A California fraudster who posed as a rep from AOL's billing department in order to trick users into handing over financial details was jailed for 70 months (five years and 10 months) on Monday, Information Week reports. Jeffrey Brett Goodin, 45, of Azusa, California, was found guilty in January of sending thousands of bogus …
.......now the US needs to catch the thousands of other people using the www for crime purposes. For this I wish the US authorities the best of luck, in catching, prooving and convicting them.
Come on people is time to train people into what looks like and what isn't a proper site. Did none of the people ripped off by this scammer, ring AOL to check. If the first person who read the email had rung up and checked, AOL could have sorted the issue out sooner.
The other way is not have credit cards, and stay off the internet.
China may have the right idea
China may have the right idea. They have the death penalty for almost everything. I've heard that jaywalking gets you 50 years and failure to help old ladies across the street is worth 25.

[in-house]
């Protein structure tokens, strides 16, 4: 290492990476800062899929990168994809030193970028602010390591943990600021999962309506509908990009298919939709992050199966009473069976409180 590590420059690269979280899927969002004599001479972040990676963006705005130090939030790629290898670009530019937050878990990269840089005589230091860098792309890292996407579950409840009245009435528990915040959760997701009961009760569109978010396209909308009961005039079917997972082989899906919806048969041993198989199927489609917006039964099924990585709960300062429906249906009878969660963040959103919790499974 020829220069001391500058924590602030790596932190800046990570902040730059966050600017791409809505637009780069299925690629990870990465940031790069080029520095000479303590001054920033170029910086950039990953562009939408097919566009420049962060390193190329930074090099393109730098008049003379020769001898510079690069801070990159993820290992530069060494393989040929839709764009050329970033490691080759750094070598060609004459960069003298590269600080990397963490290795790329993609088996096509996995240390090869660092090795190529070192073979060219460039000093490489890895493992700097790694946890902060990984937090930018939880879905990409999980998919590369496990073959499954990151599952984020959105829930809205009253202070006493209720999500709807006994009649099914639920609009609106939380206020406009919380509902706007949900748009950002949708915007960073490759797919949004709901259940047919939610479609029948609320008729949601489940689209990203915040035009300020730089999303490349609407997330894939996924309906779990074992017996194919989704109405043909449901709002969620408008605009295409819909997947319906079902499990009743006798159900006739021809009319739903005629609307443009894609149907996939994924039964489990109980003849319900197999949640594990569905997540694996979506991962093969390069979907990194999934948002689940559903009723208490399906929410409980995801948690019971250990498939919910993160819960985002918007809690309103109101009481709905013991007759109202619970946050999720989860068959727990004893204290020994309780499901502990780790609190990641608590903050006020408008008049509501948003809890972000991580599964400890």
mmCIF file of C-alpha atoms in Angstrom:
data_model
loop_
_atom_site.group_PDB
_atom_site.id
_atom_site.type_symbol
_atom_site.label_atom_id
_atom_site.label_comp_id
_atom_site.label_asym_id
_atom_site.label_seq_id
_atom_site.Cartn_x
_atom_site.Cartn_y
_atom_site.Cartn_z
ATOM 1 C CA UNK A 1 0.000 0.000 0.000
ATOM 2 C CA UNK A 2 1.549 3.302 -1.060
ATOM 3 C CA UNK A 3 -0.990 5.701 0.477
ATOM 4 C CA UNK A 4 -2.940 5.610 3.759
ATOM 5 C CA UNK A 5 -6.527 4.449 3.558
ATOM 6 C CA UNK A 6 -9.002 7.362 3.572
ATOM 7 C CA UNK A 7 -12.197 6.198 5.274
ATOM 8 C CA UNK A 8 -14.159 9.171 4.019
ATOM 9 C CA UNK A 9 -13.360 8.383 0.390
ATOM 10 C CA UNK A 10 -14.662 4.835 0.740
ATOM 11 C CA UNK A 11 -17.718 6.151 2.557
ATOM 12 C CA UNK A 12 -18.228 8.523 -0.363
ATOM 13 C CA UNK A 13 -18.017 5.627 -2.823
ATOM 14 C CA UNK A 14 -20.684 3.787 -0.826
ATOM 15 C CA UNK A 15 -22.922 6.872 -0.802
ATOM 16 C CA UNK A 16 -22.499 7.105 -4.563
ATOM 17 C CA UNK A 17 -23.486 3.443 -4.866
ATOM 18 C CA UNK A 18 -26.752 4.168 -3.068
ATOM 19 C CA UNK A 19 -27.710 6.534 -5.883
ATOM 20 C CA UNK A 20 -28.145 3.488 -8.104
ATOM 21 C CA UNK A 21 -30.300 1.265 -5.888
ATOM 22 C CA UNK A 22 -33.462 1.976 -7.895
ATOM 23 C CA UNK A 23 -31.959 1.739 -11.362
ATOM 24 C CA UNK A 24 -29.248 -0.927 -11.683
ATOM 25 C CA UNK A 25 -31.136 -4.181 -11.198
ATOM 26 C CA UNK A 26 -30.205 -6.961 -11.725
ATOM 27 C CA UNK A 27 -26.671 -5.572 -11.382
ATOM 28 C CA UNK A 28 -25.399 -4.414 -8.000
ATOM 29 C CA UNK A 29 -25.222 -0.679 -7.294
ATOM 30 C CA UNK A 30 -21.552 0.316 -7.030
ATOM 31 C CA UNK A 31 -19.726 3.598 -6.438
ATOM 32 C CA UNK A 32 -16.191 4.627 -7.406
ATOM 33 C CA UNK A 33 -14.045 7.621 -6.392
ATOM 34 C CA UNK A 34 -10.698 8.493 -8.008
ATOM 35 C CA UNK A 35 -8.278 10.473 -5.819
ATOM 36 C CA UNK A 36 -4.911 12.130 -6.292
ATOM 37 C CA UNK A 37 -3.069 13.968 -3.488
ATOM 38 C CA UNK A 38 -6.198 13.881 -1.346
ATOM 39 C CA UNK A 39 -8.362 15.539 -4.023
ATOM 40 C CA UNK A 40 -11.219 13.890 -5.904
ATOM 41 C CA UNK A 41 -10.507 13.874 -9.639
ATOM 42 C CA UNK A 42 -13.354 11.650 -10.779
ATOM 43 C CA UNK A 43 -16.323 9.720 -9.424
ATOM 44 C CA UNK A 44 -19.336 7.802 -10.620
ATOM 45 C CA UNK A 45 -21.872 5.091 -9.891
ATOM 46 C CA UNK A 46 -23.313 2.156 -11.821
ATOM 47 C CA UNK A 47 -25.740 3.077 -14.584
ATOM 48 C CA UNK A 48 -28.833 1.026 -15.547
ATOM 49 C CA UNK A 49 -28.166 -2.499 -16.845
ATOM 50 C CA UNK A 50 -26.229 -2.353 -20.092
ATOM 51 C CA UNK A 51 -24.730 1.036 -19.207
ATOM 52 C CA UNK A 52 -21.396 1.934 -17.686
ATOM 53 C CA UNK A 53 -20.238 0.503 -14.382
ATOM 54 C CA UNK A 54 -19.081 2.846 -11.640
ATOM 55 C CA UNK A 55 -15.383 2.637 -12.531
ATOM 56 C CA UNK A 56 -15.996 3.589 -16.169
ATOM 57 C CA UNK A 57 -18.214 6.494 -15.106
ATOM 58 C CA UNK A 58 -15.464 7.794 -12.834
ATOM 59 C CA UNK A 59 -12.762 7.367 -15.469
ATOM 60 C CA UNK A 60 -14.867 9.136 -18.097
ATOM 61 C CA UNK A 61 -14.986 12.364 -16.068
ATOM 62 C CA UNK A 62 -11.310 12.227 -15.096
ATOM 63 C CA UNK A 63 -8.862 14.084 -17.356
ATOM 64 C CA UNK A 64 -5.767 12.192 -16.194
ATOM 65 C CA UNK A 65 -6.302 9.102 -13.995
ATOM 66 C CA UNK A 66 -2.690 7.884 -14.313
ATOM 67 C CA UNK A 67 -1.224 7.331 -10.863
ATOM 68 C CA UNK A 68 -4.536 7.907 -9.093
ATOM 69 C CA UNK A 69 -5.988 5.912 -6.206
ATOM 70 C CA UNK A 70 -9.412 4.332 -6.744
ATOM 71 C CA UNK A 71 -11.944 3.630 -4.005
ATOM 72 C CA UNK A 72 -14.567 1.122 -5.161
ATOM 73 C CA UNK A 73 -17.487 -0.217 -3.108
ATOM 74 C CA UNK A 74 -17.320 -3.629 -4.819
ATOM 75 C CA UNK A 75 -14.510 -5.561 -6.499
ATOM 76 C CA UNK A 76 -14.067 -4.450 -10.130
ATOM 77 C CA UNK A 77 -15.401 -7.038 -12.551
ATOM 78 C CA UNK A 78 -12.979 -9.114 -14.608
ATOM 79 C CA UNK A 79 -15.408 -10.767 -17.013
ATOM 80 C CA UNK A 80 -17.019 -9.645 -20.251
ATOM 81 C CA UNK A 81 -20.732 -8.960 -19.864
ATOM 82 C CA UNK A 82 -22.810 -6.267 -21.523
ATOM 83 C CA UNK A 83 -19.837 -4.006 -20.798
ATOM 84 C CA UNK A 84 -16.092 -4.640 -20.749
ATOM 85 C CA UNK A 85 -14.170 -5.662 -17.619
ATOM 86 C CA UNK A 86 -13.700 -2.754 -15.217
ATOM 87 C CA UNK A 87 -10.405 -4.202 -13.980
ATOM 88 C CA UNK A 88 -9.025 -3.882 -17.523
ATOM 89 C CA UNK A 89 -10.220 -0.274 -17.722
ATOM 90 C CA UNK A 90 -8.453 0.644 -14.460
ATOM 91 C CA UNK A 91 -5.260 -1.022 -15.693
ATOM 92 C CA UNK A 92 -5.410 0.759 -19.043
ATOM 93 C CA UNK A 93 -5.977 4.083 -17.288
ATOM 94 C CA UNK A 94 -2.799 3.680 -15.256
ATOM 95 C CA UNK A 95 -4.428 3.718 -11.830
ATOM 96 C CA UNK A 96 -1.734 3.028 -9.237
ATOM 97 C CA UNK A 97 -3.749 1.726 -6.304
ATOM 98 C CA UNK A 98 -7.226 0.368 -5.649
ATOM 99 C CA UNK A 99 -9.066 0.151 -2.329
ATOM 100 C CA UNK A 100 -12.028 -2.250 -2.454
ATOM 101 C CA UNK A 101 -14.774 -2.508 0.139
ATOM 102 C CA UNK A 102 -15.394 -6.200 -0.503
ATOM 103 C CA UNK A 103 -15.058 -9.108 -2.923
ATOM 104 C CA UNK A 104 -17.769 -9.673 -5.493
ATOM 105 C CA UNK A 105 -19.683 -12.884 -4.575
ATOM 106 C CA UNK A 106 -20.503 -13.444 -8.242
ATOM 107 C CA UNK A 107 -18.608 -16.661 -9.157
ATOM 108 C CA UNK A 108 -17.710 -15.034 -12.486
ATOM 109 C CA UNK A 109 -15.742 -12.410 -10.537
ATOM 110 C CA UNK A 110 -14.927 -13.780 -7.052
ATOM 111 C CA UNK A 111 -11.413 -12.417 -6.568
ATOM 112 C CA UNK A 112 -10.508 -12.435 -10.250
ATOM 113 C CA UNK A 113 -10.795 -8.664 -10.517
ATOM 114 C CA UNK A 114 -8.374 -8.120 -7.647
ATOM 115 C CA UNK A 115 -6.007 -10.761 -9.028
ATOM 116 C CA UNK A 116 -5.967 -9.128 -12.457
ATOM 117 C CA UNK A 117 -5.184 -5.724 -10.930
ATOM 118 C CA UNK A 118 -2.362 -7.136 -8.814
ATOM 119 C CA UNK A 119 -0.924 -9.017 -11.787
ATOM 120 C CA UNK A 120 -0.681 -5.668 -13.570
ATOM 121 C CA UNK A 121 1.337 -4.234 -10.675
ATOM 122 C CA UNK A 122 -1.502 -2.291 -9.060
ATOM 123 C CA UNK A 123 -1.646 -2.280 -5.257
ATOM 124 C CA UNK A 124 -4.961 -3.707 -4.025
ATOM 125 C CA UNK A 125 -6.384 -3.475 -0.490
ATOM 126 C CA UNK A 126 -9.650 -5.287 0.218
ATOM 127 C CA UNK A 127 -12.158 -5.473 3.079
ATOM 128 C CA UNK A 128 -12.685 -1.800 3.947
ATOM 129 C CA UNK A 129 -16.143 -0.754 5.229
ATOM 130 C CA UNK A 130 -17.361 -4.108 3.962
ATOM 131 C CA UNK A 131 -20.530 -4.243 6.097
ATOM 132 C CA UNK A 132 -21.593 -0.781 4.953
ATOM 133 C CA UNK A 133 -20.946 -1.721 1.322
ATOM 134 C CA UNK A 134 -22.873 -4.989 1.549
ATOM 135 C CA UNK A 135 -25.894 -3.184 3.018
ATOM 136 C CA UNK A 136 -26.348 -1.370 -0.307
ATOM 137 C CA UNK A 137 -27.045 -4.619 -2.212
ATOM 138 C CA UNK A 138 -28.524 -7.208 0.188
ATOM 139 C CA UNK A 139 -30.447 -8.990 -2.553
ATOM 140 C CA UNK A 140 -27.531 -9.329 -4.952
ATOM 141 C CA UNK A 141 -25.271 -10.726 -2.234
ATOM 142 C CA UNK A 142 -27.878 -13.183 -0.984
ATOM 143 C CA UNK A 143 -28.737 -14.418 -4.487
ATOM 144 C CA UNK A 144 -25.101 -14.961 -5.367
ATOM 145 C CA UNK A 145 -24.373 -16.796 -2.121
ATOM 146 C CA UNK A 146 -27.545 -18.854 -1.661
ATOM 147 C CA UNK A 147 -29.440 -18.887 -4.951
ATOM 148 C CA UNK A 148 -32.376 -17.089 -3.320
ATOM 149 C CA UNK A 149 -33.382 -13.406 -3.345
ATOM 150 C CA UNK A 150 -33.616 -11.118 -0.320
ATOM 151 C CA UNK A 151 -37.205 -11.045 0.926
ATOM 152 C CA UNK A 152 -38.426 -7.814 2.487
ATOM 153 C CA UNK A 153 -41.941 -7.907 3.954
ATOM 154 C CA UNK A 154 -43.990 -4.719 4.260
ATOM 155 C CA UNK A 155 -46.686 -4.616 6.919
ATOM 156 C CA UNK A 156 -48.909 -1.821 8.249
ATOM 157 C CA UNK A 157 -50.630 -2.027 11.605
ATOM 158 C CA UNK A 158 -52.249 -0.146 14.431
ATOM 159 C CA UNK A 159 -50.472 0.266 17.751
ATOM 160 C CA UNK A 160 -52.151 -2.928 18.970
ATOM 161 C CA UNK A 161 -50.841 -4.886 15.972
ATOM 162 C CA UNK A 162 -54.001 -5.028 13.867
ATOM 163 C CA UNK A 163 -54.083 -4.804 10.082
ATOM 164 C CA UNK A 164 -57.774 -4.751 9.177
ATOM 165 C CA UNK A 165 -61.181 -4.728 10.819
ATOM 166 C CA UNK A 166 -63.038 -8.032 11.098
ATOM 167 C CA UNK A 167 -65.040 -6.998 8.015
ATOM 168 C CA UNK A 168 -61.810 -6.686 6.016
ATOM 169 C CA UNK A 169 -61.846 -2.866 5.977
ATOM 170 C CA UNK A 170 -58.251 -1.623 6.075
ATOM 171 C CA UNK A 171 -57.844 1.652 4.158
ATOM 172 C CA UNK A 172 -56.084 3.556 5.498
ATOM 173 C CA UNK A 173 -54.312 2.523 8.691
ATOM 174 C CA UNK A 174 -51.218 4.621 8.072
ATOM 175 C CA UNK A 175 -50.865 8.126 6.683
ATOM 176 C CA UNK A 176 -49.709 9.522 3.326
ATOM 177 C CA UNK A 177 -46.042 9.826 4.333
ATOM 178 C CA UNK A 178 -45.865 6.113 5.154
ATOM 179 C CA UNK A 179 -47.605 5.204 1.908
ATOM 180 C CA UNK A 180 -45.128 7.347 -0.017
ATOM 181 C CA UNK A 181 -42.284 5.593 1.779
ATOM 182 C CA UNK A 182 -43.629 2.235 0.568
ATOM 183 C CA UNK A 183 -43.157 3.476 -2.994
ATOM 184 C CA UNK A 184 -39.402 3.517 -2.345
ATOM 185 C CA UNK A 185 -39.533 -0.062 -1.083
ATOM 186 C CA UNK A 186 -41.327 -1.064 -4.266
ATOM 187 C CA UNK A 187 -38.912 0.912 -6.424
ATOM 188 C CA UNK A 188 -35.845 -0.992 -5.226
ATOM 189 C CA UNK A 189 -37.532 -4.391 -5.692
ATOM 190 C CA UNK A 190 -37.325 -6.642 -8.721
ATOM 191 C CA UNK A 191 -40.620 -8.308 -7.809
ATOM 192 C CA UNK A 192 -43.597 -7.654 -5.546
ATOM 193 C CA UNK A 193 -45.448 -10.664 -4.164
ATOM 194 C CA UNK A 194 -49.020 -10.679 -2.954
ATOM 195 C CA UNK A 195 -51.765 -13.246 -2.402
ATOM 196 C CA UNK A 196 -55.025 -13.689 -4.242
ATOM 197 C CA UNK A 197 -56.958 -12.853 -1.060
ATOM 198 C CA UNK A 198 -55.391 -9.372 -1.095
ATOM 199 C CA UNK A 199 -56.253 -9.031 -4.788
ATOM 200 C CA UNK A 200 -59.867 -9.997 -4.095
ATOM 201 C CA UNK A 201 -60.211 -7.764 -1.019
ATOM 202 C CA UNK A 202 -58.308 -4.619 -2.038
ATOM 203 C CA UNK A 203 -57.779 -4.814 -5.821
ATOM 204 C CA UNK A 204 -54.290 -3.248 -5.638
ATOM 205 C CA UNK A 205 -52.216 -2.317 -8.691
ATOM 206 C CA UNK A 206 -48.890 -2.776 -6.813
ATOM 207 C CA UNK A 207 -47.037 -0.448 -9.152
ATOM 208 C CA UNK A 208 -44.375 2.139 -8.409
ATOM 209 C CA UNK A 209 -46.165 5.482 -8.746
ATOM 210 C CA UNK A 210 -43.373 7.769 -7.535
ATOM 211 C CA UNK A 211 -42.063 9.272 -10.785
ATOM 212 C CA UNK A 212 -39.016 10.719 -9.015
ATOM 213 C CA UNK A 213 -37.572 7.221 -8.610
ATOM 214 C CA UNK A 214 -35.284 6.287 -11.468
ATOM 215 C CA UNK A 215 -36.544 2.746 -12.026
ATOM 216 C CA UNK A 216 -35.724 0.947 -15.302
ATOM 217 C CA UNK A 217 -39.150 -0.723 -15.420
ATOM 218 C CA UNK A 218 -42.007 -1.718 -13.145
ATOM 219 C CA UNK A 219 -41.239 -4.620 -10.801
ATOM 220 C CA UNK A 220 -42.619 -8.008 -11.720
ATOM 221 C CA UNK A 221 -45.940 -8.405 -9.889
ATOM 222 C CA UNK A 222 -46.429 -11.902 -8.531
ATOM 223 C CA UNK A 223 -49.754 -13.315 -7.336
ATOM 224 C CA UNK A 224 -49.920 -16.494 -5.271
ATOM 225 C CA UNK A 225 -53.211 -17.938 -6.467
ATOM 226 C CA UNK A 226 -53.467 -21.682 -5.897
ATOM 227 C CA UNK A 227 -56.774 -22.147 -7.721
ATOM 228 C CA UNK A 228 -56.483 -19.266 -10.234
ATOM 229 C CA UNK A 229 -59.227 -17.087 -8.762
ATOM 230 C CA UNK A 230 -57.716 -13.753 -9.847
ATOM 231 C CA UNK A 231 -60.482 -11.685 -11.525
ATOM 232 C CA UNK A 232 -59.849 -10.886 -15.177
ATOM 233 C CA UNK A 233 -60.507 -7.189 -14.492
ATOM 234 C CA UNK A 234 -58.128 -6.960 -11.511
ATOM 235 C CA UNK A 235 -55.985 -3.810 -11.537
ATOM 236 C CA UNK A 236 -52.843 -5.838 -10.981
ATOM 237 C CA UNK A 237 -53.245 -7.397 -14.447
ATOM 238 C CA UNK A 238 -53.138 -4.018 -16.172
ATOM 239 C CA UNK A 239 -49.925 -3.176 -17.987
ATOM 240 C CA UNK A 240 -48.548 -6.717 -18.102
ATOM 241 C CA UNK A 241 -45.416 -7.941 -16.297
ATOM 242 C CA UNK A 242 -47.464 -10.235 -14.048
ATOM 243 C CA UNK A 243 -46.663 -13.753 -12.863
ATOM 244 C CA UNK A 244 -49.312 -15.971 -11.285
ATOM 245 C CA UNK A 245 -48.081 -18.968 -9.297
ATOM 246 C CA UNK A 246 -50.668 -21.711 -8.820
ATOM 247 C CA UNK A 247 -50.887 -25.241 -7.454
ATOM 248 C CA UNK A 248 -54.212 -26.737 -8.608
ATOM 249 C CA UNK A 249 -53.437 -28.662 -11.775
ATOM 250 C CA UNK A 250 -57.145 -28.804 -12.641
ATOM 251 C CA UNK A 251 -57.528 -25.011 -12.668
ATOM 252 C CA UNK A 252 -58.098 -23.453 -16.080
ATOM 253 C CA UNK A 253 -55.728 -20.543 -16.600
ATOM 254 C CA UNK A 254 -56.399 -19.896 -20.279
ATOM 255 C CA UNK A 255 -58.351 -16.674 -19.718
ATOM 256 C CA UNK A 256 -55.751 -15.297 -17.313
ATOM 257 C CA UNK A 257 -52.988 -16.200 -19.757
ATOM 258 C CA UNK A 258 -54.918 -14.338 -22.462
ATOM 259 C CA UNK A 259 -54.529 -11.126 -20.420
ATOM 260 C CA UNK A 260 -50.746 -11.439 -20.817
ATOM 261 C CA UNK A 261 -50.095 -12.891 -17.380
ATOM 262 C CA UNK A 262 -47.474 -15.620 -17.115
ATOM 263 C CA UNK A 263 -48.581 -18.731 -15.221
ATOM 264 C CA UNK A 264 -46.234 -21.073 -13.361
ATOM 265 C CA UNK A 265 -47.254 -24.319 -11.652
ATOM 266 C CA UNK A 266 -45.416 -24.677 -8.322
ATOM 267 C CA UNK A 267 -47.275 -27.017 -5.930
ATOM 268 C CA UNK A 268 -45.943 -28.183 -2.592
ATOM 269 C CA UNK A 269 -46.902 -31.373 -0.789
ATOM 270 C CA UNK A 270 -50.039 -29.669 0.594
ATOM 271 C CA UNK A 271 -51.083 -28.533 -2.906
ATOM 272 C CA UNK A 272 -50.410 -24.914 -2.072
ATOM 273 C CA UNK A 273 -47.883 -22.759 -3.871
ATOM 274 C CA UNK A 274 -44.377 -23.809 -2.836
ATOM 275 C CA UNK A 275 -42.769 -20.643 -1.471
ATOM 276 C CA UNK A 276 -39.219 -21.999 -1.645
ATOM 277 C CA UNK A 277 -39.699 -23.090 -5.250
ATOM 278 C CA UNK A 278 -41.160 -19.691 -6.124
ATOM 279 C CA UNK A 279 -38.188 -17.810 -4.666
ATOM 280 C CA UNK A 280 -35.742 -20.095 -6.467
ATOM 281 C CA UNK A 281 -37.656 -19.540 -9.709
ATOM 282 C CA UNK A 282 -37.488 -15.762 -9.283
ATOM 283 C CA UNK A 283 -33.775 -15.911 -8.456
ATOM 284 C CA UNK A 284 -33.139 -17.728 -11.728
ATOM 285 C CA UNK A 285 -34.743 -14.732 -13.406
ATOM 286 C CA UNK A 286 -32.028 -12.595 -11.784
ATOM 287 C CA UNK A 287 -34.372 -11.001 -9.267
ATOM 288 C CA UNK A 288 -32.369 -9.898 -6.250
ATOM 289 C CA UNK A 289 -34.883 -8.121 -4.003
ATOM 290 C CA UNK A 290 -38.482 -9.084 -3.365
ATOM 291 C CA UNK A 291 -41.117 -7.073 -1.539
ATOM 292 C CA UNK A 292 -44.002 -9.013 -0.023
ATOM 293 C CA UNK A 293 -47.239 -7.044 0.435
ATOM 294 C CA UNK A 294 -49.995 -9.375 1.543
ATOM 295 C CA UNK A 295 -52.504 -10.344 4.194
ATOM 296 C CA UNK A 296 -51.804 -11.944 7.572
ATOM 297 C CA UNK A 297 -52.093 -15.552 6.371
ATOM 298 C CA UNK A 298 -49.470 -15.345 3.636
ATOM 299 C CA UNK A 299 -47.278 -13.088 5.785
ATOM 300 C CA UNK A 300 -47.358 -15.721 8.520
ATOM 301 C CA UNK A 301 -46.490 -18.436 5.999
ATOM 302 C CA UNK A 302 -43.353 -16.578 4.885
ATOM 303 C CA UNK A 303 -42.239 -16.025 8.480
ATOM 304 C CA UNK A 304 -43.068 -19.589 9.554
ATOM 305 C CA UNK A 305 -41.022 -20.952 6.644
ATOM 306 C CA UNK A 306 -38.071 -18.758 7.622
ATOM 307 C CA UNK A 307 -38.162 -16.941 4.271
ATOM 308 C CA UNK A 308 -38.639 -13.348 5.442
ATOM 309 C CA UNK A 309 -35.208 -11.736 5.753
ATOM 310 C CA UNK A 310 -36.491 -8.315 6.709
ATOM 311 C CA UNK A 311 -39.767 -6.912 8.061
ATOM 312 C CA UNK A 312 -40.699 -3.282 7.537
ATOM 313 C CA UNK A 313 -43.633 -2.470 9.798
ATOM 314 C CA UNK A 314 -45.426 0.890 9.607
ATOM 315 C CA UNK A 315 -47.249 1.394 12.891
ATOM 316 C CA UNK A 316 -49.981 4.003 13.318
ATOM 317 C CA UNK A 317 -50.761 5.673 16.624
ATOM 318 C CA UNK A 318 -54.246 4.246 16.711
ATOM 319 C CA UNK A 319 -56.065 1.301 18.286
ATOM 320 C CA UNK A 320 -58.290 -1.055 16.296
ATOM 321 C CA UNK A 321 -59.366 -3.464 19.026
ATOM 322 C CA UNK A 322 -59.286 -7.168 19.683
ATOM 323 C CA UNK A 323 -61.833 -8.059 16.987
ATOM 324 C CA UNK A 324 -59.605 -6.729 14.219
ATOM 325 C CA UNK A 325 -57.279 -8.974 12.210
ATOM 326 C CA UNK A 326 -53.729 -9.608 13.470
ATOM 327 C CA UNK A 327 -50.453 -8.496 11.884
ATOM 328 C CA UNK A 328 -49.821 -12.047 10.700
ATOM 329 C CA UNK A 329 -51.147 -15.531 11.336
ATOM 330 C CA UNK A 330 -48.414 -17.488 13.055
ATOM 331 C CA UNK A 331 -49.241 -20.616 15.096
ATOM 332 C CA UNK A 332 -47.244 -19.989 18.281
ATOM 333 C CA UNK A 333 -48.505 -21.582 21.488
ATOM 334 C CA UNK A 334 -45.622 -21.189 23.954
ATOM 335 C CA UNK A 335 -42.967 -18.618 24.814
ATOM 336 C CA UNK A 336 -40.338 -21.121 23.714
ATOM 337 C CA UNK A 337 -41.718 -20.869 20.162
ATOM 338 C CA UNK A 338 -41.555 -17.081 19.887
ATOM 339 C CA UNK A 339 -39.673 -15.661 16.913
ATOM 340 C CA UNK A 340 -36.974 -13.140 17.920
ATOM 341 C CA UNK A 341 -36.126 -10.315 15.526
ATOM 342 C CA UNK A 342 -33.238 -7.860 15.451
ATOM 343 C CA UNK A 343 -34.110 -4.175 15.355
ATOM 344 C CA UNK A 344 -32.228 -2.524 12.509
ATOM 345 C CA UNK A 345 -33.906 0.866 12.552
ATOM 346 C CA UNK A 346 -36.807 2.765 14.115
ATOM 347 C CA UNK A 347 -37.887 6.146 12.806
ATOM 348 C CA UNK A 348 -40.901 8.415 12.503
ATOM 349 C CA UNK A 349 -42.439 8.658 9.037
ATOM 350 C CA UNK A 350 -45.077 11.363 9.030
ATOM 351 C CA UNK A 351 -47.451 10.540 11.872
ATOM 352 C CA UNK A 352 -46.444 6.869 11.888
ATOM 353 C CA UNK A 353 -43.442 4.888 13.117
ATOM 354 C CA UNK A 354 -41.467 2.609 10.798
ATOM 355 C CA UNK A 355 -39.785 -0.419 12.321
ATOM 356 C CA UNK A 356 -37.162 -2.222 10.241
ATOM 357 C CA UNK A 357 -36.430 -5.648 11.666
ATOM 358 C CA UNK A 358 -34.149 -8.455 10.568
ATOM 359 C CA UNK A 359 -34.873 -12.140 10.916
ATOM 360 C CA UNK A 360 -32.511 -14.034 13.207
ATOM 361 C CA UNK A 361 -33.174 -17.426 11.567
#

Of course, as long as the spamers/phisers aren't harming other Chinese, it may not be a crime. After all, they're bringing money into the economy.
Dillon in Texas. At least we try to keep up.
Re: Theres 1
I don't know if you've ever tried calling AOL (or any other company that size...) but I imagine it'd take quite a bit of effort to get to someone that knew enough not to tell you to click on the link. First level tech / customer support might just not listen to you and tell you to do whatever the email says to get you off the phone. Lets hope that sort of people have, by now, been breifed on the importance of this sort of thing.
That said, they still probably don't care, since its not their company, and advice like that would be quite difficult to track back to them...
Yes they have thank you
I work for a large internet company, Nexox, not AOL but someone of that ilk and I can assure you that everyone within the company and at the call centres is well aware of issues with phishing and spam. I know large companies get a bad wrap (and it's kind of deserved in AOL's case), but we are not all staffed by morons...